After taking an impression of my credit card (who knew that BMW owners would be stingy putting gas into their loaner cars), I was released to
the world at large in a low-mileage 2013 BMW X1 xDrive28i.
I had driven an X1 in Canada and Germany but not yet in the United States. So I threaded my way through traffic and orange construction barrels from the dealership back to the other side of the metro. Highways, surface roads, and broken roads – regardless, the X1 is a BMW.
As Alex Riciutti said in his writeup of the BMW 125d, “The thing about BMWs is that they have a consistency in their driving dynamics I have never seen another automaker come even close to. That consistency helps define the brand. You know what you’re getting when you buy a BMW and that is a pretty fantastic, all-round driver experience.”
And the 2013 X1 xDrive28i is consistently a BMW. It drives and looks like a BMW. The dealer avoided heavily checking the options list for this
courtesy car, so it had no Navigation, no paddles shifters, no sport seats, no leather, base radio, etc. And yet the seats were great – it is a joy to sit on, not in car seats – soft seats are a literal pain in the butt on long journeys.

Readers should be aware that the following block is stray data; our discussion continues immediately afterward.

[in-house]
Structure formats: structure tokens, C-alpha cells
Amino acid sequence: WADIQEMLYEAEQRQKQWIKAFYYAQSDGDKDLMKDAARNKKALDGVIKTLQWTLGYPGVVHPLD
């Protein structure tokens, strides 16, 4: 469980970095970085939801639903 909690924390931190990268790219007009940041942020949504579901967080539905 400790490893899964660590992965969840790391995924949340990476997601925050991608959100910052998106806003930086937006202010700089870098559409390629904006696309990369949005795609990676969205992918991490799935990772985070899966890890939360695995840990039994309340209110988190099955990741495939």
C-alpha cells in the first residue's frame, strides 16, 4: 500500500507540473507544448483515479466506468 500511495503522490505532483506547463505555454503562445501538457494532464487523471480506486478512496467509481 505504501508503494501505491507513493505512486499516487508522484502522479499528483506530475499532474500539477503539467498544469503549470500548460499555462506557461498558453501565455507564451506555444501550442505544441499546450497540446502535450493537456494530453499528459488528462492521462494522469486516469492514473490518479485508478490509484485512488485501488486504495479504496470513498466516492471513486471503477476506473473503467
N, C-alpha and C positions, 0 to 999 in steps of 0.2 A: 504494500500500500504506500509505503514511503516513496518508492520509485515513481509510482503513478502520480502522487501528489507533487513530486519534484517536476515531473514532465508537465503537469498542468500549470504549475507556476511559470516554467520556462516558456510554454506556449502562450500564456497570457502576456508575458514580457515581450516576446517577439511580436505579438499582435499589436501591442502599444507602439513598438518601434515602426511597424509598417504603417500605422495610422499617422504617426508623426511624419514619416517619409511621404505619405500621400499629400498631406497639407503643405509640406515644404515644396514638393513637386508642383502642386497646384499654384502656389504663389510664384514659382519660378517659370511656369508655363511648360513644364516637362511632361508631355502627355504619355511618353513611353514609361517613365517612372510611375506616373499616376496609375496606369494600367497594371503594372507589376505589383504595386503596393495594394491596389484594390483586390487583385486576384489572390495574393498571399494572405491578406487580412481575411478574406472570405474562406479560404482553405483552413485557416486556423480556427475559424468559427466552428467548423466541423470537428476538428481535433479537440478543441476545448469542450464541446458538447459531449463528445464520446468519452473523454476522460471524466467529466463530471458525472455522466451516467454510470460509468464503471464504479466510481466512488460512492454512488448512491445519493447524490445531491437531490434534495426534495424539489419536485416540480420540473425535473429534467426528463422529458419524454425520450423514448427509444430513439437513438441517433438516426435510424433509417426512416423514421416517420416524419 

Threading my way through the construction I noticed how much feedback I was getting in the steering. This was really good, have they amped up
the EPS? Well, no. The xDrive model has a hydraulic rack and a skinny steering wheel, so it returns a lot of information (and some of that
information is noise – but information nonetheless). The Goodyear all-season run-flats were nothing to write home about though, but for soft-roading probably necessary.
Then there was the Eco Pro button sitting at the bottom of the center stack. Not having a great opportunity to open up the N20 engine in traffic I lit up the Eco Pro mode. Wow – all the verve of a Toyota Yaris with fouled plugs. I realize this is good for fuel economy – and I could easily imagine using it in conjunction with cruise control for a trip across Kansas, but it really sucks the life out of the N20.
And speaking of the N20, it’s aural output on this model is less than ‘premium’. The sound needs to be tweaked a bit, and I’m sure it can be done, hopefully soon. But what the N20 does do is provide the ‘comfort of torque’. When compared to the Honda CR-V or the Toyota RAV4 it is
head and shoulders above them. The Honda 2.3L outputs 163 lb ft of torque, the Toyota 2.5L 172 lb ft, whereas the 2.0L turbo BMW N20 produces 260 lb ft of torque. Which one will achieve escape velocity first – stick with the BMW.
And the final comparison – would the BMW X1 be cross shopped by folks looking at the CR-V or RAV4. I think so, the high end models of the
Honda and Toyota come in around $3,500 or so less than the base BMW X1 xDrive28i. And what that extra bit of do re me buys you, as Alex said, “is a pretty fantastic, all-round driver experience.”